The diagram layer is a composite layer that contains feature layers that are joins between network diagram feature classes and their associated network source classes or object tables.
A diagram map is a canvas on which a network diagram displays by default. When a new diagram is created, it opens in a diagram map view and a diagram map project item appears on the Catalog pane. Diagram maps can be saved with the project. As with any other map, you can have several map views related to a diagram map. However, for this particular type of map, closing the last map view of a diagram map removes the related diagram map item from the project's Maps list.
Subnetwork system diagram
A subnetwork system diagram is a network diagram representing a subnetwork. Subnetwork system diagrams are fully managed behind the scenes by the Update Subnetwork tool; that is, the tool creates, updates, and deletes the diagram.Learn more about subnetwork system diagrams
Diagram graph and top graph of diagrams
During network diagram building, the system manages a diagram graph, which is composed of containers and junctions that are connected by edges. Depending on the rules specified on the related diagram template, this diagram graph can change several times, such as after each diagram rule runs, or when diagram features have been removed, added, or aggregated in the diagram graph. At the end of the diagram building process, the final diagram graph is the network diagram itself.
The top graph of a diagram is the diagram graph in which each container is considered a whole junction. It is very similar to what the network diagram looks like when all its diagram containers are collapsed.
A network diagram contains three types of features: diagram junctions, diagram edges, and diagram containers. These diagram features represent network elements; that is, network features or network objects.
Diagram junctions are depicted using symbol point geometry and represent the following network elements:
- Point features, such as valves, transformers, switches, and connection points
- Junction objects
- System junctions and system junction objects
- Particular edges that are reduced as junctions in the diagrams
- Polygon features that are collapsed as points in the diagram; for example, boundary structures such as pumping stations or electric substations
Diagram edges are depicted as line geometry and represent the following network elements:
- Line features
- Edge objects
- Junction-junction connectivity associations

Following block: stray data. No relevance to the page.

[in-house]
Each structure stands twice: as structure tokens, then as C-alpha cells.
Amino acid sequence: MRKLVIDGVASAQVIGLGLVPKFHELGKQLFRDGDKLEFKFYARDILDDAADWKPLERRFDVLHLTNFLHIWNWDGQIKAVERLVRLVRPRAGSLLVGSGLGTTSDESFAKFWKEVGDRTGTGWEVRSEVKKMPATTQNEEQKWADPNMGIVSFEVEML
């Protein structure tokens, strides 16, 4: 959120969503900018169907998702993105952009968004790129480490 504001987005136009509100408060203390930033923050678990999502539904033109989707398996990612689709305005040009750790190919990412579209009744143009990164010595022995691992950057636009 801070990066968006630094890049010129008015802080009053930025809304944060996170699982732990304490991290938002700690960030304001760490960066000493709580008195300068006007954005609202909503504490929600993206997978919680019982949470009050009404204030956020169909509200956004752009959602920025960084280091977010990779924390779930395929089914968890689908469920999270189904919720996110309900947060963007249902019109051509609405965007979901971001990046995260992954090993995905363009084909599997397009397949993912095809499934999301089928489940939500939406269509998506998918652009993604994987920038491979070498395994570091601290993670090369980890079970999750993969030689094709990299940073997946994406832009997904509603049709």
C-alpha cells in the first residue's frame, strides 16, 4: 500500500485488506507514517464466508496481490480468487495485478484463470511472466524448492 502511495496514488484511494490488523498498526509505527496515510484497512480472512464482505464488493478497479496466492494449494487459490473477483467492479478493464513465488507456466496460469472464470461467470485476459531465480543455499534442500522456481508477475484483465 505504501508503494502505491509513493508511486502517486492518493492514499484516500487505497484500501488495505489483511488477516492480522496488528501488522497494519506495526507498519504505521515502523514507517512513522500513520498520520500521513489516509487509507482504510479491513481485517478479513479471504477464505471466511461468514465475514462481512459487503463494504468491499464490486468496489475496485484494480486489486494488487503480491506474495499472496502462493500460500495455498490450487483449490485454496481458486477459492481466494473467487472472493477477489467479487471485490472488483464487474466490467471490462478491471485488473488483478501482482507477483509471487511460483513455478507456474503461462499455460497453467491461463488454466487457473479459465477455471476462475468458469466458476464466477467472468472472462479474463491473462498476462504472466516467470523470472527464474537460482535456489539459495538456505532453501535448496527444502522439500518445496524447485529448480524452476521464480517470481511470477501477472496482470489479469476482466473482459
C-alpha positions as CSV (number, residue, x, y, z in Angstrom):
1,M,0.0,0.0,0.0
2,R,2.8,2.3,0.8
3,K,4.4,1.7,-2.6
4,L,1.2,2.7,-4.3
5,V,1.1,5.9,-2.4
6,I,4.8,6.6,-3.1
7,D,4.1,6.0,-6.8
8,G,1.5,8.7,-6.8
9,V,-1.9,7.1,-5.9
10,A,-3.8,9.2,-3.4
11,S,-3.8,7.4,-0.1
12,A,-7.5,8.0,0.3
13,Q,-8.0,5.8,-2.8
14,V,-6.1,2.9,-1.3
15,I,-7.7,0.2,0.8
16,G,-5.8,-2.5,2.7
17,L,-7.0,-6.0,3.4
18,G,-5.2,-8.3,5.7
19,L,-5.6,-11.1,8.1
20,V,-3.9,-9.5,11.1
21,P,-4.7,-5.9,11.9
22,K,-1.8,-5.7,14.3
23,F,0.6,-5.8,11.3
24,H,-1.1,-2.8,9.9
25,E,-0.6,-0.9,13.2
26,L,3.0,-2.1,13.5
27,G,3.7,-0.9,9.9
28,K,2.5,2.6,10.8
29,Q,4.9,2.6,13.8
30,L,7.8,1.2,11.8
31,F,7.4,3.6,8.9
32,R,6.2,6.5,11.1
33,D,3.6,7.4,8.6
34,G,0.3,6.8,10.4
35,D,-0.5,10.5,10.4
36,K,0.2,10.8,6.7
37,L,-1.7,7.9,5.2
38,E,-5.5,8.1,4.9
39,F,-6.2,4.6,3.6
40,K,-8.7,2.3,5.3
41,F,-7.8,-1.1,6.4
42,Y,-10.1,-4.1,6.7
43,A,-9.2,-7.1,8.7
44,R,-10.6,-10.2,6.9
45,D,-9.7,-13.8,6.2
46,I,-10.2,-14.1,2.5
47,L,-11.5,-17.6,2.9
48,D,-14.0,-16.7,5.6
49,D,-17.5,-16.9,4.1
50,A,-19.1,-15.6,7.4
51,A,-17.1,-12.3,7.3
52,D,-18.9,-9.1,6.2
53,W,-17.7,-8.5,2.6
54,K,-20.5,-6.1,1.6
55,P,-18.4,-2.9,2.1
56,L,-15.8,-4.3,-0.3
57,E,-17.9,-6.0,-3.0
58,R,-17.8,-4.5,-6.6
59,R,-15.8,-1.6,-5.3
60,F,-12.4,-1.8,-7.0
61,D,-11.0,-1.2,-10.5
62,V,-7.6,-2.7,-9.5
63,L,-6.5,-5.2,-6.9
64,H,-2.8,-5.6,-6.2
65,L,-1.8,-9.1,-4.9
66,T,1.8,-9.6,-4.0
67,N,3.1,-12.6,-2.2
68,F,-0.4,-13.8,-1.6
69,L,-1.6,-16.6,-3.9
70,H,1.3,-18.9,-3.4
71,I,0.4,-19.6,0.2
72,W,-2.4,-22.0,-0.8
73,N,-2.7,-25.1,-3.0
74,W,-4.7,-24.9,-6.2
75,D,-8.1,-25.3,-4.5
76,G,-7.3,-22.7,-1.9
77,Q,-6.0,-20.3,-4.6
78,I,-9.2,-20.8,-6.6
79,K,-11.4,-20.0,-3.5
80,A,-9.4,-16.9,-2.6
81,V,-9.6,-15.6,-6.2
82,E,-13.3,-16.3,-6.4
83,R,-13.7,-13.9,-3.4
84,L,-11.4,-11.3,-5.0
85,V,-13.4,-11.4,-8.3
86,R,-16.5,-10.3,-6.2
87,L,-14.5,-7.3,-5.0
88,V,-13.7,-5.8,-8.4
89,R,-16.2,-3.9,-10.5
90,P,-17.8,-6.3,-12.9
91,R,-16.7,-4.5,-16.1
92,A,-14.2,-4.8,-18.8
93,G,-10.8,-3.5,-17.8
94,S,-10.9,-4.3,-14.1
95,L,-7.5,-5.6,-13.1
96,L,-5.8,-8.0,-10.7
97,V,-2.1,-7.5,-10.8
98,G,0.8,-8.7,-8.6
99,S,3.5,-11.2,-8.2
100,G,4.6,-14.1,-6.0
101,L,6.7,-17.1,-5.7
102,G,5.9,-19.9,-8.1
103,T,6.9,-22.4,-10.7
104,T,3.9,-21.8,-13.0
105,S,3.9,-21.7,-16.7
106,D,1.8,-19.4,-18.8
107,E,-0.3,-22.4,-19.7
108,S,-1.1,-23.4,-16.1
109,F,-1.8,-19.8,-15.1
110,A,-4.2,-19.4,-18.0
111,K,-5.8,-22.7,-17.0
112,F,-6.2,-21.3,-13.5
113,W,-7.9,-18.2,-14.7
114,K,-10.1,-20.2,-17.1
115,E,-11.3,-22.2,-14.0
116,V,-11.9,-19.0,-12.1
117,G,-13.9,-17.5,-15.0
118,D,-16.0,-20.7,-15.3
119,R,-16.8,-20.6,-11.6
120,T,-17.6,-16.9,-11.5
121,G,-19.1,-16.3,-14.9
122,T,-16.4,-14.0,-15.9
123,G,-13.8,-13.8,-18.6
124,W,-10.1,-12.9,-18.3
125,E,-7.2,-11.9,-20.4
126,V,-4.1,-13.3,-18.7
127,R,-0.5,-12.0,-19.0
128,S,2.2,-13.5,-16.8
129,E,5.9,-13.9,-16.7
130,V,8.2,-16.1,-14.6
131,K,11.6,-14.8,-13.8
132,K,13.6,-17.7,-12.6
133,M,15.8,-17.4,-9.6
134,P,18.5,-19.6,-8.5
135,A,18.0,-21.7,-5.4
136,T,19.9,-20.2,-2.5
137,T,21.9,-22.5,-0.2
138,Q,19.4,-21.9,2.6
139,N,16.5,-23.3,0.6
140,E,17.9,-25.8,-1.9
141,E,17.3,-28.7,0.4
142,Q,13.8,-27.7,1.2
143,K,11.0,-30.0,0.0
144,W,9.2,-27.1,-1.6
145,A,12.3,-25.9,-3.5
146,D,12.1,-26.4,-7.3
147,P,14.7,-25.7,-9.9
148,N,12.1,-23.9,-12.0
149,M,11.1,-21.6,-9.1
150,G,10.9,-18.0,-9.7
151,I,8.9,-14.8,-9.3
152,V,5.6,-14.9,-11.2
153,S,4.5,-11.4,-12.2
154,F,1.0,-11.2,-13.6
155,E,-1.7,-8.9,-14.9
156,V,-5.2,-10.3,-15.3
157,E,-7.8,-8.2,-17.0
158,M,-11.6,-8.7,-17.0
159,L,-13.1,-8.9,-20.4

- Structural attachments that are not represented in the network map
- Reduction edges that aggregate several network elements in the network diagram
Diagram containers represent network features or junction objects that contain other network features or network objects, including the following:
- Point junctions such as structure junctions, assemblies, or particular point devices
- Junction objects such as structure junction objects
- Polygon structure boundaries
They are depicted as polygon geometry regardless of the geometry of the related network features they represent. Diagram container geometry is computed so the container always draws around its contents.
A diagram rule is a specific task that runs on the initial diagram content to build the final diagram content during network diagram generation or update. Rules can be used to discard certain network elements, add extra network features or network objects (through connectivity, for example), and simplify diagram content by aggregating network elements (reduction rules and collapse rules, for example). Diagram rules are also used to configure specific flags, such as root junctions in diagrams.
Learn more about diagram building
A diagram rule is configured on the diagram template to be run for each diagram based on that template at its generation and update. Several rules can be configured on a template. They are chained in their entry sequence order, with rule 1 running on the diagram features initially built from the set of network features or network objects used as input and rule N on the diagram features resulting from running rule (N-1).
A diagram layout is an algorithm that is used to clarify and normalize spacing between diagram features. Diagram layouts can be run on the fly on either the entire content or parts of a network diagram that are currently displayed in a diagram map view. A diagram layout can also be configured on the diagram template to be automatically run at diagram generation. Several layouts can be configured on a template to be automatically run, each in turn, in their entry sequence order, each time a diagram based on the template is generated.